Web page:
For a Western official involved in preparations for next week’s G20 summit in India, the news that China’s President Xi Jinping would skip the event could only mean one thing: “They have been working all year to ensure ours.” to destroy joint work,” the official said. “Not participating is the obvious step.”
Xi’s decision to send Premier Li Qiang to the summit instead, which Western officials said was communicated to them by Chinese counterparts, has yet to be confirmed by Beijing.
But the Chinese president’s absence will be a blow to India’s rotating presidency of the multilateral meeting and the status of the summit in New Delhi. It also shakes the G20’s status as a preeminent global leadership forum, amid deep divisions among its members.
The decision follows months of failed efforts by the G20’s numerous ministerial forums to find common conclusions on issues ranging from health care to climate change, due to disagreements over the war in Ukraine and burden-sharing between rich and developing countries.
Some Indian observers are convinced that China wants to spoil India’s showpiece event at a time of bilateral tensions over the disputed border.
“China has been the biggest opponent of consensus on almost all issues,” said Indrani Bagchi, executive director of the Ananta Aspen Centre, an Indian think tank.
It will be the first time Xi or any other Chinese president has missed a G20 summit, a low point for a body created to find consensus among the world’s most powerful nations despite their social or economic differences.
Prime Minister Li is China’s second most senior leader and Xi’s right-hand man. But Josh Lipsky, senior director of the Washington-based Atlantic Council’s GeoEconomics Center, said the president’s absence calls into question the G20’s “long-term sustainable viability and success.”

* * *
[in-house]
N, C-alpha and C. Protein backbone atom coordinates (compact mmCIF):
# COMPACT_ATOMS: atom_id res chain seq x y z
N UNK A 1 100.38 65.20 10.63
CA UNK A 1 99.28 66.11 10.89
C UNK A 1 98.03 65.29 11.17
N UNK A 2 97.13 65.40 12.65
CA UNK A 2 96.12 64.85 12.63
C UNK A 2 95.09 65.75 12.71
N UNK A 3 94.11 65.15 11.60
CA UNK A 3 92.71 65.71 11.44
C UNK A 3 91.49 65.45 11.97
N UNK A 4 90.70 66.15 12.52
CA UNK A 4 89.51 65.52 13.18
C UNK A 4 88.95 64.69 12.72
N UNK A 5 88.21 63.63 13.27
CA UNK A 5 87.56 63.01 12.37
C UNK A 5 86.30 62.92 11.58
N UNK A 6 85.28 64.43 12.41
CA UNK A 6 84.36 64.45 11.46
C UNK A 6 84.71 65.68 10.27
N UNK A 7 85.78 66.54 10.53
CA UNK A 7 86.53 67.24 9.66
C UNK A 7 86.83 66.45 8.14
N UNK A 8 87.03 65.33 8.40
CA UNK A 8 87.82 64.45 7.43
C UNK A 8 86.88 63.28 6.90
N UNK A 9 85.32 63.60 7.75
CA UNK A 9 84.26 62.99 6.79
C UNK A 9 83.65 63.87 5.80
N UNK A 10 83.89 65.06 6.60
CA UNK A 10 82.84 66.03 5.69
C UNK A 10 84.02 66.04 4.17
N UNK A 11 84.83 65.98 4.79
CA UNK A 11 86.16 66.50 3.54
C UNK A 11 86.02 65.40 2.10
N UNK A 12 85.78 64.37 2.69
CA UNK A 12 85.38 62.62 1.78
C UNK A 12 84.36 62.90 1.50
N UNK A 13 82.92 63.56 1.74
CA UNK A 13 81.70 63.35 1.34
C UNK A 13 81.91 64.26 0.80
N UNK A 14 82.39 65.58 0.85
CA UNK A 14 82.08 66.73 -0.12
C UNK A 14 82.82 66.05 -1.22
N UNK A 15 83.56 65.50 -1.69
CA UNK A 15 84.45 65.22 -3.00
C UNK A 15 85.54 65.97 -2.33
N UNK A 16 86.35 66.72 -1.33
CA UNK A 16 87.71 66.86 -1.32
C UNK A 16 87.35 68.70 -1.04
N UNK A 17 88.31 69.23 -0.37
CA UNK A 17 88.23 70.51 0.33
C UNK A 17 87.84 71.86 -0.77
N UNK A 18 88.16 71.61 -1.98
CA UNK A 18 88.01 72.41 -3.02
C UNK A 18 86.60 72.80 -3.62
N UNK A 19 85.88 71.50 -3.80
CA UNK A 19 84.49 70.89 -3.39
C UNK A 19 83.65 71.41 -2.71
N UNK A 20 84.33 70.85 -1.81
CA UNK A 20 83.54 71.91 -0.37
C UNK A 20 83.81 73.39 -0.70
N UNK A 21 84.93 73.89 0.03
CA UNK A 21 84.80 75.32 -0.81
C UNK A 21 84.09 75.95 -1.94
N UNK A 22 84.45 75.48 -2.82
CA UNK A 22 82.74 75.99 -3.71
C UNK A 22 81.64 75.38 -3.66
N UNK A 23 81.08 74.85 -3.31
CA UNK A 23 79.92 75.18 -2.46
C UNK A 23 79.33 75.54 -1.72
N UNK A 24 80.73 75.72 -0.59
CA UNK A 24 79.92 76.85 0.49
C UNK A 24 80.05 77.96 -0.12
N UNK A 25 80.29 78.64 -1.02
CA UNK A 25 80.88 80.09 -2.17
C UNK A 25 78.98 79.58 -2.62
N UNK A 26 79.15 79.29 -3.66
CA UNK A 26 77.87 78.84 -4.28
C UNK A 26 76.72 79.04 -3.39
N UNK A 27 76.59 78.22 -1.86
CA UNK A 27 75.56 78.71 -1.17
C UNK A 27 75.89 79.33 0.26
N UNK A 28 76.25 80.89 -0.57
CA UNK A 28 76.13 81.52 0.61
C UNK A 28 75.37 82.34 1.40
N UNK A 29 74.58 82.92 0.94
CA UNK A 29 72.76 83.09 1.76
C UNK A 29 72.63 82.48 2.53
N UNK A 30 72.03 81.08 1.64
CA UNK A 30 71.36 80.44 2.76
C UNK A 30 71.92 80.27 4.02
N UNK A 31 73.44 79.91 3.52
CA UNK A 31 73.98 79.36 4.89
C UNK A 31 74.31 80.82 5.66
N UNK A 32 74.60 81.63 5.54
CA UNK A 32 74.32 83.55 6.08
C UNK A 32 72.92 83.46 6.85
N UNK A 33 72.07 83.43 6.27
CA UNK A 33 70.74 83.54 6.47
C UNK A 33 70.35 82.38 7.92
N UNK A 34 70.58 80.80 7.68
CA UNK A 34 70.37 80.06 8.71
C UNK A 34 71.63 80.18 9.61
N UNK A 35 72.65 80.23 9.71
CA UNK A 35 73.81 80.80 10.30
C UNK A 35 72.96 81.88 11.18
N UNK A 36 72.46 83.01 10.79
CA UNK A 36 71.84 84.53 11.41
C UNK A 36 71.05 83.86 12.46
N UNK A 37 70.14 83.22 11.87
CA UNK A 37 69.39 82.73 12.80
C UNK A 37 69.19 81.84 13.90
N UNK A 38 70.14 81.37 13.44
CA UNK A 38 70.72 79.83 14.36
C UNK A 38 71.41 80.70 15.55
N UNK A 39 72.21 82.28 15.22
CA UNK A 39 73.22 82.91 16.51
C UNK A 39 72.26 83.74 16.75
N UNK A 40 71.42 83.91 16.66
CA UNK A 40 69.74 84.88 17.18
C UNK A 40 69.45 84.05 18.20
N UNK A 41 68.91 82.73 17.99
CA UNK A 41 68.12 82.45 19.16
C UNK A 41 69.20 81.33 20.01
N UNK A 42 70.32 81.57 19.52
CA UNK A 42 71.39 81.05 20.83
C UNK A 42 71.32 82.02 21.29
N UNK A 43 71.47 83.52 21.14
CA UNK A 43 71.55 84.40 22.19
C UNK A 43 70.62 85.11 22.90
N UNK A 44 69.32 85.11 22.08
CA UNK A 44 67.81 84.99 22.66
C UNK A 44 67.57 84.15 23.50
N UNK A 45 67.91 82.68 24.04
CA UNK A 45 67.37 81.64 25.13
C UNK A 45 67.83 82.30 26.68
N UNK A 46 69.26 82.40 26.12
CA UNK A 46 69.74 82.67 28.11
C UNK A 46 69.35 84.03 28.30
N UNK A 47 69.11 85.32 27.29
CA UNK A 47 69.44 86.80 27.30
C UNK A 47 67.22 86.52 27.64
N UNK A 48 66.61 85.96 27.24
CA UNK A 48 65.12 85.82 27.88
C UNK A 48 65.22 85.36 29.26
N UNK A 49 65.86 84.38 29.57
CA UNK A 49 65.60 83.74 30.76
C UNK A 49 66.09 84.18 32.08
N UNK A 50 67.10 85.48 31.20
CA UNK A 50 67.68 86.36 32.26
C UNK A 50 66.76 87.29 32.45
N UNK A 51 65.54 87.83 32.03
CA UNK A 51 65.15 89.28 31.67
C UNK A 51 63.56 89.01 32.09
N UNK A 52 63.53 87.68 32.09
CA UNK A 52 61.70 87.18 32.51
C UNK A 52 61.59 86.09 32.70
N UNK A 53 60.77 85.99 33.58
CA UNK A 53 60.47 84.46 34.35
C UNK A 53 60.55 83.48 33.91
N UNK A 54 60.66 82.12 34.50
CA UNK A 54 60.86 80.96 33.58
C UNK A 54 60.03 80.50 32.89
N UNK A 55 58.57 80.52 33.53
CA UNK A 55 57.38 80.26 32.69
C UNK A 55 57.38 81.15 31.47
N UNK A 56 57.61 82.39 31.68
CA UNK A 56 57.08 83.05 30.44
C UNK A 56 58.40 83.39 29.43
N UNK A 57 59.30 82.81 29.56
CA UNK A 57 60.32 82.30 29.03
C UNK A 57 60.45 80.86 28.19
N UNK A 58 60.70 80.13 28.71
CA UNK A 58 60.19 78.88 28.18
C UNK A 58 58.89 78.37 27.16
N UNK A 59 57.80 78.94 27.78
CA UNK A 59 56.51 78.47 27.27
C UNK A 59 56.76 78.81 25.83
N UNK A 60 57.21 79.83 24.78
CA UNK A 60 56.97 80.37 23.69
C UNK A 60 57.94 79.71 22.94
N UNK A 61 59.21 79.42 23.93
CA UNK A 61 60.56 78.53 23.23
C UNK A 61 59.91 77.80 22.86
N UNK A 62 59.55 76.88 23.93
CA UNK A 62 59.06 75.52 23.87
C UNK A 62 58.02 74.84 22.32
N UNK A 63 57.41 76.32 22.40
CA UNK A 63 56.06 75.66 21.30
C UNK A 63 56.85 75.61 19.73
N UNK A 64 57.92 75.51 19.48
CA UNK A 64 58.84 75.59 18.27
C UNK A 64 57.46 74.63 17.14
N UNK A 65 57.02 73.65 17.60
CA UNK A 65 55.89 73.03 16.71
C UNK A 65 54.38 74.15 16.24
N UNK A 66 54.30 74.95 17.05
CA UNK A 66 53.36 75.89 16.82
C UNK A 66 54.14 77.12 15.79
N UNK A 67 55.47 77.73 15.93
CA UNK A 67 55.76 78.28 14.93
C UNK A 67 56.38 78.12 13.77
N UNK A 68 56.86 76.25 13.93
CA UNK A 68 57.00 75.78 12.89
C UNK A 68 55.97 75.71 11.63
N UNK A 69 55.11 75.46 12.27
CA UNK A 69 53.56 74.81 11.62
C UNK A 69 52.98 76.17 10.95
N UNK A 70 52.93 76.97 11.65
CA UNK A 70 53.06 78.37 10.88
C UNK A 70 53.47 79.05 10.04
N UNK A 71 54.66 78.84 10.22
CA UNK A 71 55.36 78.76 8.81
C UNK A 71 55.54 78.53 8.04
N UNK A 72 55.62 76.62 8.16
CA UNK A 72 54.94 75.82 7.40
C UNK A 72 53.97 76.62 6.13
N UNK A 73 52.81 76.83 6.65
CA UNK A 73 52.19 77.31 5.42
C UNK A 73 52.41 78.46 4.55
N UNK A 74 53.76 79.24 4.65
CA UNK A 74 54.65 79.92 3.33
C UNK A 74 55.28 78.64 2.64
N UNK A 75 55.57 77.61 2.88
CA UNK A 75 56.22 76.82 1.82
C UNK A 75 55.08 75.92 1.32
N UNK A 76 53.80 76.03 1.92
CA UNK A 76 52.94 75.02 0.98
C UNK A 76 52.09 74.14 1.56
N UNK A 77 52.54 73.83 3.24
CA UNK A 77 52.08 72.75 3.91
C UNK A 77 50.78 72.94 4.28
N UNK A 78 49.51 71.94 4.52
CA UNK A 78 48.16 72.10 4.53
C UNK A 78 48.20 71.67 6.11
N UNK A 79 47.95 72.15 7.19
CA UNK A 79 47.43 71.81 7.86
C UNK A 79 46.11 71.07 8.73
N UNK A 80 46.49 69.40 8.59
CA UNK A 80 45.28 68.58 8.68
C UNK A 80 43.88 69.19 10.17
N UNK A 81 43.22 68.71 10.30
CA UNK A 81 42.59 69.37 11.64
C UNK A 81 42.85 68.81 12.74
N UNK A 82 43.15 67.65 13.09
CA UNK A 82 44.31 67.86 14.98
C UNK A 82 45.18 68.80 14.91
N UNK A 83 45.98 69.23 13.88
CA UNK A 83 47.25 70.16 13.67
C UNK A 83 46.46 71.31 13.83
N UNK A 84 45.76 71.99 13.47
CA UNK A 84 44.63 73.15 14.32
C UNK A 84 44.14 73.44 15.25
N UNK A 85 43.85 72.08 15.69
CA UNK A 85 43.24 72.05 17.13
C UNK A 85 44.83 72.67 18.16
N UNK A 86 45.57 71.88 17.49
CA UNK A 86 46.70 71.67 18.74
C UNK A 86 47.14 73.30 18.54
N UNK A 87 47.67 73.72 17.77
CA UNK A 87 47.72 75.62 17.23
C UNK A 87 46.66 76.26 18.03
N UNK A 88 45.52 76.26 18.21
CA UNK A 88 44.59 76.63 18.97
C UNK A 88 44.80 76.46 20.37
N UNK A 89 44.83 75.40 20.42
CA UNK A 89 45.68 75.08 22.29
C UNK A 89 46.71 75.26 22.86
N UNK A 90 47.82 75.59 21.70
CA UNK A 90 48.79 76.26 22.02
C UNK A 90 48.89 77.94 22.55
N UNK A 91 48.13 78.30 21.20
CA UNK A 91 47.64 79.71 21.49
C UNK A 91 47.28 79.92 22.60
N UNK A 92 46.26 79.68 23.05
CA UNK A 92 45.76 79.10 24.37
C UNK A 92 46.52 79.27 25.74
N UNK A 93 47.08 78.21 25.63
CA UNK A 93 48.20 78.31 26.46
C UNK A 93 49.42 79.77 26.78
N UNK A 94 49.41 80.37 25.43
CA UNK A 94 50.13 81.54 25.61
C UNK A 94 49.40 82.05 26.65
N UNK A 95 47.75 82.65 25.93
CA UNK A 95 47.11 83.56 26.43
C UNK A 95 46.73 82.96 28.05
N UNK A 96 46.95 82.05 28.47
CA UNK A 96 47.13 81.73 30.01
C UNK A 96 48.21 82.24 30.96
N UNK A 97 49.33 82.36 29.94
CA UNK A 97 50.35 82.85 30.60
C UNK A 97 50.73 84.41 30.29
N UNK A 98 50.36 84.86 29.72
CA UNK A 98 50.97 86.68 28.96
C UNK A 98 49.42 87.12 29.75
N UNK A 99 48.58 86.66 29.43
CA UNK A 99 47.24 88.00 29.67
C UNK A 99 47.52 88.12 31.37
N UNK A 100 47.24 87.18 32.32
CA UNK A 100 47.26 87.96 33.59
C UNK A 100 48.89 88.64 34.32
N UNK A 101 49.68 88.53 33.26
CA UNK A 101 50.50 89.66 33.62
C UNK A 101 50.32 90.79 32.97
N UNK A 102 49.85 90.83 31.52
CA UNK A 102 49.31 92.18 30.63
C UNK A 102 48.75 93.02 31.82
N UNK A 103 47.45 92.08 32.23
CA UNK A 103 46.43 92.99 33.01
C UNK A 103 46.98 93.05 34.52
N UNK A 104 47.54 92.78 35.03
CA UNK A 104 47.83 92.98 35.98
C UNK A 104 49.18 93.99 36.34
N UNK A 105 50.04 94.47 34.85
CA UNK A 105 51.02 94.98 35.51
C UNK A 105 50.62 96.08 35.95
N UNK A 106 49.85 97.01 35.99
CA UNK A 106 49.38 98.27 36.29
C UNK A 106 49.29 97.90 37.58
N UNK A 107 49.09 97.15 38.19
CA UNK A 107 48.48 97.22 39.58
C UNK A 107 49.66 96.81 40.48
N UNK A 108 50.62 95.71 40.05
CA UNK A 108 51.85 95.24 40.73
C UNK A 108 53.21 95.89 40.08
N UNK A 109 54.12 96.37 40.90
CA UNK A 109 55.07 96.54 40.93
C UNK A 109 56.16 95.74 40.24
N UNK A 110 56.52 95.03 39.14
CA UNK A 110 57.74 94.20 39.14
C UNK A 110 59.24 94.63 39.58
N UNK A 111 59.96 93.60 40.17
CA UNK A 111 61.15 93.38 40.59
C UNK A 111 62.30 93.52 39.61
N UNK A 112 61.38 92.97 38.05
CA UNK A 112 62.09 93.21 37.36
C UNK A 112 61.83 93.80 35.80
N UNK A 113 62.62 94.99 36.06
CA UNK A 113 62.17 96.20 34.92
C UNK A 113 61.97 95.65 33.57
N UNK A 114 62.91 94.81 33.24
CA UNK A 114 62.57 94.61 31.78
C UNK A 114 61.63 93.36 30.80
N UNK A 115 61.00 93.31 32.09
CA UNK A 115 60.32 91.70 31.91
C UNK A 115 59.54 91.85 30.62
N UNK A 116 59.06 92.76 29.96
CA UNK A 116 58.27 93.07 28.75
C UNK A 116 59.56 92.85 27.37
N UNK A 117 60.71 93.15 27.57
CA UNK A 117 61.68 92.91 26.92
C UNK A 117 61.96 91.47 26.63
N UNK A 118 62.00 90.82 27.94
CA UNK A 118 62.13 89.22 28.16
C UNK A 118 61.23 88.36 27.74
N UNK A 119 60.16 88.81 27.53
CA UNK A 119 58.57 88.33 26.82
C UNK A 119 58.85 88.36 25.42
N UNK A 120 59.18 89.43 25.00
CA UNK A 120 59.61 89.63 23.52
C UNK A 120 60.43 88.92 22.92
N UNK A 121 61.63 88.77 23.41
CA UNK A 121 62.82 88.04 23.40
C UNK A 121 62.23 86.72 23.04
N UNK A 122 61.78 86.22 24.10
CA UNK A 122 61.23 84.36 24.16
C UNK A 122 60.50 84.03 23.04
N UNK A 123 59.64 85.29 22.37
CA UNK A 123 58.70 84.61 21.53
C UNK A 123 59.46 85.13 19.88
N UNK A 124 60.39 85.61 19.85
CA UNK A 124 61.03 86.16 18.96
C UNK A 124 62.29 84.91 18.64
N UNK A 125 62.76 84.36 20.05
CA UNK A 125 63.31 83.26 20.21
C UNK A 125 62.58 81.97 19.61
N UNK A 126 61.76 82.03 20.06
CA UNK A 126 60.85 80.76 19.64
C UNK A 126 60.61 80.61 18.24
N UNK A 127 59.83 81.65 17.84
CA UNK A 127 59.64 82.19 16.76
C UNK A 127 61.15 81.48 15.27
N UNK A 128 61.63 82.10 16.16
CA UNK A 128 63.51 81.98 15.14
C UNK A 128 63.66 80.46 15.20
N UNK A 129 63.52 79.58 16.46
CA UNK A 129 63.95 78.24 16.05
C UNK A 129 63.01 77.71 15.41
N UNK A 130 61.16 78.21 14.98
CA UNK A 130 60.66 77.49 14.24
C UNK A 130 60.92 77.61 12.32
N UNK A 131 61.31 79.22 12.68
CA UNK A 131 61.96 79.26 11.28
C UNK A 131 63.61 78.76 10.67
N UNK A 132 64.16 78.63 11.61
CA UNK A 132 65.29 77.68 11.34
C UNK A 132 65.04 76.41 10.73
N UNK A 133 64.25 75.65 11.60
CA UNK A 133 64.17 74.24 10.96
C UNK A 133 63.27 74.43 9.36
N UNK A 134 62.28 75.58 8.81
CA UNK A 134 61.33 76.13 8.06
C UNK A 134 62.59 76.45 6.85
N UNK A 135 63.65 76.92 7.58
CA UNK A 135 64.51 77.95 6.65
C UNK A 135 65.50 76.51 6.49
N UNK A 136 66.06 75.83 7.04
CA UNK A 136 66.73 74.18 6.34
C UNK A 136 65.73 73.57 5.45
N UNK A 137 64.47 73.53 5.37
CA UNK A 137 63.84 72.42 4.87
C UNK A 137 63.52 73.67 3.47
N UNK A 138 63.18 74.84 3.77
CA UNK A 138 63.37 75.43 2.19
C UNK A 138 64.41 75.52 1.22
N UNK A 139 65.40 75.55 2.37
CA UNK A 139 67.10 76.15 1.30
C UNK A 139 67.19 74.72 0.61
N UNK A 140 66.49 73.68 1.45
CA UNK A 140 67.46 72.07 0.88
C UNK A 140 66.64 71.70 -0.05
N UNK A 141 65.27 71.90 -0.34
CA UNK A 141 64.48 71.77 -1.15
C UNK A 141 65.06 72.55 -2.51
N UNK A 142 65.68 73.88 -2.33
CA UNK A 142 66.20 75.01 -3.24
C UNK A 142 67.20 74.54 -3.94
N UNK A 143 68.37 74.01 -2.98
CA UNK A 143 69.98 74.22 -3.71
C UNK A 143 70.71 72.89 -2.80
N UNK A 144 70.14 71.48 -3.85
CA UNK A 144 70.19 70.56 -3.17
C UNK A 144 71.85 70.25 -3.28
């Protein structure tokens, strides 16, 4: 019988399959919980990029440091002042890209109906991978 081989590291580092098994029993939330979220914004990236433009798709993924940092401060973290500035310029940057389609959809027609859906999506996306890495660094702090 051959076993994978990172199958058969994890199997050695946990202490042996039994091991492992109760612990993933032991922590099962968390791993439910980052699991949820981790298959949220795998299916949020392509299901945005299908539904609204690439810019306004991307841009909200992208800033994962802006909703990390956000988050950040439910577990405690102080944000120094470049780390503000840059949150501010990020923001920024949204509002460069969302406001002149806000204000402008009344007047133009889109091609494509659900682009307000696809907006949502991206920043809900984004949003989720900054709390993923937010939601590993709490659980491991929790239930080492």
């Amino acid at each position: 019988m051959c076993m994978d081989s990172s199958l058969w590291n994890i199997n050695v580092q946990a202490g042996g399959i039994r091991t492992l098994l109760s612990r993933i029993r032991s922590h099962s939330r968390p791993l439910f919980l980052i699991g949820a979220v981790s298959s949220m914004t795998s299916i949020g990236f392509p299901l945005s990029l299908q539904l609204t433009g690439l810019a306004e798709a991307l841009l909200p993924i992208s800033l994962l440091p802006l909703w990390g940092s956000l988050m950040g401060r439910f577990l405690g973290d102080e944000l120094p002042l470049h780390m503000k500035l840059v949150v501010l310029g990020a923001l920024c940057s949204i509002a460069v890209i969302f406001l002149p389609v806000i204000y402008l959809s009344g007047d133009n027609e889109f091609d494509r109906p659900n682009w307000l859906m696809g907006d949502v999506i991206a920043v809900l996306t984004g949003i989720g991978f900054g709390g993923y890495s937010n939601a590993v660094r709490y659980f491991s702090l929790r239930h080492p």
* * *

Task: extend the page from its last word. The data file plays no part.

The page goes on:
US President Joe Biden (right) and his Chinese counterpart Xi Jinping meet on the sidelines of the G20 summit in Indonesia last year © Saul Leob/AFP/Getty Images
“When the G20 speaks, are they speaking without China’s consent, for example on debt restructuring negotiations?” said Lipsky. “This is an existential threat to the future of the G20.”
At its first two summits in 2008 and 2009, held to forge a coordinated response to the global financial crisis, the G20 was hailed as the emerging premier international decision-making body, reflecting the growing importance and economic influence of the developing countries led by China .
Gordon Brown, who hosted the 2009 summit as British prime minister, said it was “a coming together of the world.”
But Russia’s break with the West, with the annexation of Crimea in 2014 and the all-out war against Ukraine in February last year, fractured the unity of the G20 and the resulting global crisis, along with increasing tensions between the US and China In recent years the fault lines have sharpened between its developed and developing members.
The G20 managed to agree on an unexpected joint statement at the 2022 summit in Bali. But this year’s discussions under the Indian presidency have been marked by a seemingly unbridgeable divide between democracies and Russia and China over the war in Ukraine.